Homophobia could be causing black men who have sex with men (MSM) to engage in more risky behavior for HIV, according to a new study published in the journal AIDS and Behaviour.
“We found that experiencing homophobia was independently associated with sexual risk behavior that can result in both transmitting and acquiring HIV infection,” says lead study author William Jeffries, an epidemiologist at the Center for Disease Control’s Division of HIV Prevention.
The new research considered the HIV status of 1,140 sexually active MSM in New York City and Philadelphia between 2005 and 2006. It looked at the association between men experiencing homophobia within the last year and unprotected anal sex.
For men who were HIV-positive, experiencing homophobia was significantly linked to having unprotected anal sex — which placed their partners at increased risk of getting HIV. There were similar, though less strong, associations between homophobia and HIV-negative men having unprotected sex.
Recent reports show that 28 percent of black U.S. MSM are HIV-positive, compared to 18 percent of Latino and 16 percent of white MSM. At an individual level, risky sexual behavior alone does not explain these differences. On the contrary, black MSM engaged in less drug use and risky sexual behaviors than MSM from other racial groups.
“Black gay men generally don’t engage in greater risk behavior than white gay men,” says A. Cornelius Baker, senior communications director and project manager at Centre on AIDS and Community Health. “They have fewer sexual partners, they are more likely to use a condom in their sexual encounters than white gay men, but yet they have higher rates of HIV. We also know the same for black women.”
For men who identified as gay in the study, there were no associations between homophobia and recently having unprotected anal sex.
HIV is most often spread between MSM who are in relationships. Having unprotected sex within relationships can signify intimacy for both partners and was also more likely to happen between committed partners in this study.
“Men do not use condoms for a variety of reasons,” Baker explains, “including lack of sexual intimacy and reduced sensitivity, stigma against condoms, low perception of risk, and beliefs that wearing a condom indicates unfaithfulness.”
Homophobia had been linked to less condom use and more risky sexual behavior for MSM. For black MSM, homophobia comes typically from people in their social circles from whom they might anticipate support.
Fifty seven percent of black MSM had internalized homophobia, having negative feelings about themselves and believing that homosexuality is ‘always wrong,’ according to one report.
“Internalized homophobia may be reflective of the larger communities’ views on homosexuality,” explains Jeffries.
Both external and internalized homophobia could lead black MSM avoiding HIV-related interventions — including condom use — thereby putting themselves at risk of getting and transmitting HIV.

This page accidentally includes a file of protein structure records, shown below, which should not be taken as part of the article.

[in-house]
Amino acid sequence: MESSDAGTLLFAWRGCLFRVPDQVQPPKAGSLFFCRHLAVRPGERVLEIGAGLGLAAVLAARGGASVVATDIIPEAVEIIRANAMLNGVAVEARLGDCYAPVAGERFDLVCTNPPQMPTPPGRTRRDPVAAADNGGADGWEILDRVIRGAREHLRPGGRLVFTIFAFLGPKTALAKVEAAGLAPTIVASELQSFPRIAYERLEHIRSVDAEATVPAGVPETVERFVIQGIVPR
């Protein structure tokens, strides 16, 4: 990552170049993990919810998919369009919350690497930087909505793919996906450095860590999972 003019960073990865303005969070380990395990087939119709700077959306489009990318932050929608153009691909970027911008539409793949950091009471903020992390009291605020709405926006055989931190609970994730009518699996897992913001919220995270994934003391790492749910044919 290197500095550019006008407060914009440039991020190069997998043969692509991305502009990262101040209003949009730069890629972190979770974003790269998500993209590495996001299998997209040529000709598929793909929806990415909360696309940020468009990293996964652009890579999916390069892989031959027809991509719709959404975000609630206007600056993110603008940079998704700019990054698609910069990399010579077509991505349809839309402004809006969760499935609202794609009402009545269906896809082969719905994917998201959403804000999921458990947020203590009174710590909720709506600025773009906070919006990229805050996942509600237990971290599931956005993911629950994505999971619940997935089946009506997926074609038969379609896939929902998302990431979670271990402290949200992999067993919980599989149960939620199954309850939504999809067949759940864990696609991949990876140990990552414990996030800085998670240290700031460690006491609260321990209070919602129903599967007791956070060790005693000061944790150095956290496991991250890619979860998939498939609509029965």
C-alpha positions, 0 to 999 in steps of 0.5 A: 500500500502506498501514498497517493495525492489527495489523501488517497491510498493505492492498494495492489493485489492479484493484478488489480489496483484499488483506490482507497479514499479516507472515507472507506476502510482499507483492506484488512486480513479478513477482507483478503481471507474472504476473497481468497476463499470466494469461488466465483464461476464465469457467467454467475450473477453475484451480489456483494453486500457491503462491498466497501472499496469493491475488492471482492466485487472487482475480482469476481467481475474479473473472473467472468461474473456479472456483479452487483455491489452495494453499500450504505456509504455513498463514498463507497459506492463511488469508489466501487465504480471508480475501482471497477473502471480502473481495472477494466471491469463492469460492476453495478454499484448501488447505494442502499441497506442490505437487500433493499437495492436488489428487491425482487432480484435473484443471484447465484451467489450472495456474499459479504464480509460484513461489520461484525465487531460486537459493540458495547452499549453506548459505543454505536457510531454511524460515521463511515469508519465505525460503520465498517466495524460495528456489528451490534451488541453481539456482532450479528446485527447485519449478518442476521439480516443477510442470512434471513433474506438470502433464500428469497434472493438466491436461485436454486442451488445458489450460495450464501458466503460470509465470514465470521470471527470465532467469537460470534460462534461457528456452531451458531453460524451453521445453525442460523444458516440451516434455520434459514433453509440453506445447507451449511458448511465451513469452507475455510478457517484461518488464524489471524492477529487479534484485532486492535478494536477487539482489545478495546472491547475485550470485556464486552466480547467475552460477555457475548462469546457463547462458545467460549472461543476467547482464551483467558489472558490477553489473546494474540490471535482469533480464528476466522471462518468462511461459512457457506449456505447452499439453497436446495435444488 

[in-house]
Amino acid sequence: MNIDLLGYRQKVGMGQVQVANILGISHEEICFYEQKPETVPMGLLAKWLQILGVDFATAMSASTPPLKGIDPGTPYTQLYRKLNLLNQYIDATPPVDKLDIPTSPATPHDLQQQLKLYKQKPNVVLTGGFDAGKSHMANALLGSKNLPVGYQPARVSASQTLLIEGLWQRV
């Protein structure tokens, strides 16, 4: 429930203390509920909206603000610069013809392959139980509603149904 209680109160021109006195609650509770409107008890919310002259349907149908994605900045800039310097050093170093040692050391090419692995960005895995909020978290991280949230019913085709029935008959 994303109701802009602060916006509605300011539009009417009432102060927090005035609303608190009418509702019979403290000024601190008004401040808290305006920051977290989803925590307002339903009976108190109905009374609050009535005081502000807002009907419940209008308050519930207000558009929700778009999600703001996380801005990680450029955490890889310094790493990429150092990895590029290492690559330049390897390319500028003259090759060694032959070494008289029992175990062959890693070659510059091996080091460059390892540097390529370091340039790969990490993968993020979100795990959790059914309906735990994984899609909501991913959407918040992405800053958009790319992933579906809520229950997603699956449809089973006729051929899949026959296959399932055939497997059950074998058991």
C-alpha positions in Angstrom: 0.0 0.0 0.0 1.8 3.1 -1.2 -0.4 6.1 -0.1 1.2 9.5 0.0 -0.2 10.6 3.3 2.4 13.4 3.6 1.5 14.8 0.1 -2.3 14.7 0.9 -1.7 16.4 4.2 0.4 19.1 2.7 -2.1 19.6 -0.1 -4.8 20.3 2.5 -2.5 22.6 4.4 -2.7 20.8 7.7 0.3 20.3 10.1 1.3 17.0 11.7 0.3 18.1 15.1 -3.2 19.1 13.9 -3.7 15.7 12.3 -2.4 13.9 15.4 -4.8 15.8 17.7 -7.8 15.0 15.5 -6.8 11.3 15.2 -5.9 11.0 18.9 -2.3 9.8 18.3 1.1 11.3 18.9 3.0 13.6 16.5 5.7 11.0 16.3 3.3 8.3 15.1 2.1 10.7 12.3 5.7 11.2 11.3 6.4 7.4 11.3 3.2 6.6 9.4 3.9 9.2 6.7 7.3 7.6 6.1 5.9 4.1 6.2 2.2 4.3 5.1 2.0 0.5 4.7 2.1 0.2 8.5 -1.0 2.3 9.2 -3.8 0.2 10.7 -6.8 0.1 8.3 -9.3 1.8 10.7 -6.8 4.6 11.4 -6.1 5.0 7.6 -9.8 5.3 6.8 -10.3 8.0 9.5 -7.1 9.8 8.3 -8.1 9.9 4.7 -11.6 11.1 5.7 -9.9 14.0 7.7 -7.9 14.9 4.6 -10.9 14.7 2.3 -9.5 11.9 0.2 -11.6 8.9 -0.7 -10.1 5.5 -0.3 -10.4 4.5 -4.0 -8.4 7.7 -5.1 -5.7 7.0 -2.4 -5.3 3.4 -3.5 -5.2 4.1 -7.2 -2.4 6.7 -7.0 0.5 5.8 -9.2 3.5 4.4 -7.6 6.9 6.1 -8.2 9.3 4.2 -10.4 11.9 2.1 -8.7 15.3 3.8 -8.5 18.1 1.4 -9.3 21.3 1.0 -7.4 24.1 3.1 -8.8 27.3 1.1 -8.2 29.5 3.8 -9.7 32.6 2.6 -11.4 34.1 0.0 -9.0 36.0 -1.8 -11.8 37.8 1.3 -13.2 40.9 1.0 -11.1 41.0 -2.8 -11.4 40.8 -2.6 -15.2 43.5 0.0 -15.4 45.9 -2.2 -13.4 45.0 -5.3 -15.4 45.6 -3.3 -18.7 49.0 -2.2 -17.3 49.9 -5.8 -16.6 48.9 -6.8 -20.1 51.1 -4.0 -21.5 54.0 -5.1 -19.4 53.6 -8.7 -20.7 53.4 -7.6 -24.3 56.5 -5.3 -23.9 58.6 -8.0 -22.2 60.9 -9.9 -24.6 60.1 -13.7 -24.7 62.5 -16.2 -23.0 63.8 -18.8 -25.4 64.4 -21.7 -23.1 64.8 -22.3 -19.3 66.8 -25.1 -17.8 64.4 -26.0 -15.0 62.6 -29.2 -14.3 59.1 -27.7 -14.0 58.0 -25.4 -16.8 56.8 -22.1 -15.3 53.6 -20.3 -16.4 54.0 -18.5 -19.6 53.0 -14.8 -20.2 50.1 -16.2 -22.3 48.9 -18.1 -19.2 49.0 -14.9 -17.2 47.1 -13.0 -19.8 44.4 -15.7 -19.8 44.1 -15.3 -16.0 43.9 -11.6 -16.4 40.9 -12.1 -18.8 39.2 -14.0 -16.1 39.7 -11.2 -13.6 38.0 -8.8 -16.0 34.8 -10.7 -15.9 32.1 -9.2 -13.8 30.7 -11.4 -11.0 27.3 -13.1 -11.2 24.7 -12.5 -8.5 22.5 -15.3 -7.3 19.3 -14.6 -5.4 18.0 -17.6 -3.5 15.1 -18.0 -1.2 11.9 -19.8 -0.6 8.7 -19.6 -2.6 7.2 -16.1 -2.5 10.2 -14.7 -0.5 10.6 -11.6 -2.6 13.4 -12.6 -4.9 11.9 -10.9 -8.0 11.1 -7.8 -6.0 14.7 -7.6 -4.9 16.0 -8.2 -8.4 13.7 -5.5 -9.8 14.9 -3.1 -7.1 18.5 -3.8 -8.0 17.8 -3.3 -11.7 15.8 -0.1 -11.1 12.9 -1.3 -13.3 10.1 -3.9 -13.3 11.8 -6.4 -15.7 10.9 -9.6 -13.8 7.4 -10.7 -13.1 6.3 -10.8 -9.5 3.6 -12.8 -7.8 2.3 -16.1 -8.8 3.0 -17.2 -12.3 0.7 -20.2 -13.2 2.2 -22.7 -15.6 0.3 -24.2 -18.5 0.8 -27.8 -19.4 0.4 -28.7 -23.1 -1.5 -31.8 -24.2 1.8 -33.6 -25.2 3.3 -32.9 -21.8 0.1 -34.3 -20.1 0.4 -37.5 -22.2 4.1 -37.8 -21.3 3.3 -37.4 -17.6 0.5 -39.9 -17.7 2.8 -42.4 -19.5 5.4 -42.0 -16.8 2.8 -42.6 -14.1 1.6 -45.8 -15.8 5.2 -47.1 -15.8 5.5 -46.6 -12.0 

HIV on the “down low?”
Suggestions have been made that high rates of HIV-AIDS in U.S. black communities are driven by gay black men spreading the virus on the “down low.”
“Down-low” HIV spread seems to be driven more by homophobia and a demonization of gay men as vectors of disease in the black community than real evidence, Baker says.
The majority of HIV infections among African-Americans are spread by gay men to gay men and by heterosexual men to heterosexual women, he adds. Evidence to support the “down low” spread of HIV is weak.
Explaining that only two percent of black U.S. men are bisexually active, Jeffries suggests that other factors are likely to play a more substantial role in shaping HIV transmission to black women — he notes, in particular, the risk from black heterosexual men who have multiple female partners.
While societal factors may play a role in driving the HIV epidemic, both agree that all sexually active adults must take individual responsibility to protect against HIV by insisting on condom use, talking with partners about sexual behavior and crucially getting testing regularly.
Black men in the U.S. — including heterosexual men and MSM — are particularly unlikely to know their HIV status, and should test regularly.
Stigma of homosexuality
Challenging the stigma associated with homosexuality could help reduce the impact of HIV on gay men and MSM, Baker says.
“Stigma is about power, it’s about bigotry, it’s about hatred, it’s about marginalization,” reflects Baker, himself an HIV-positive gay man. “The only thing that can be used against it is to stand up against it.”
More discussion about and societal support for homosexuality may lessen the stigma. And importantly, legislation and social policies could promote the acceptance of homosexuality and reduce homophobia. Obama’s recent statement of support for gay marriage could go a long way to challenge homophobia. Black Americans may be ready to support these challenges, according to Baker.
“I believe that the president’s statement and leadership will reduce homophobia in black communities,” he concludes. “Much of the progress on gay civil rights has been due to the courage of black political leaders.”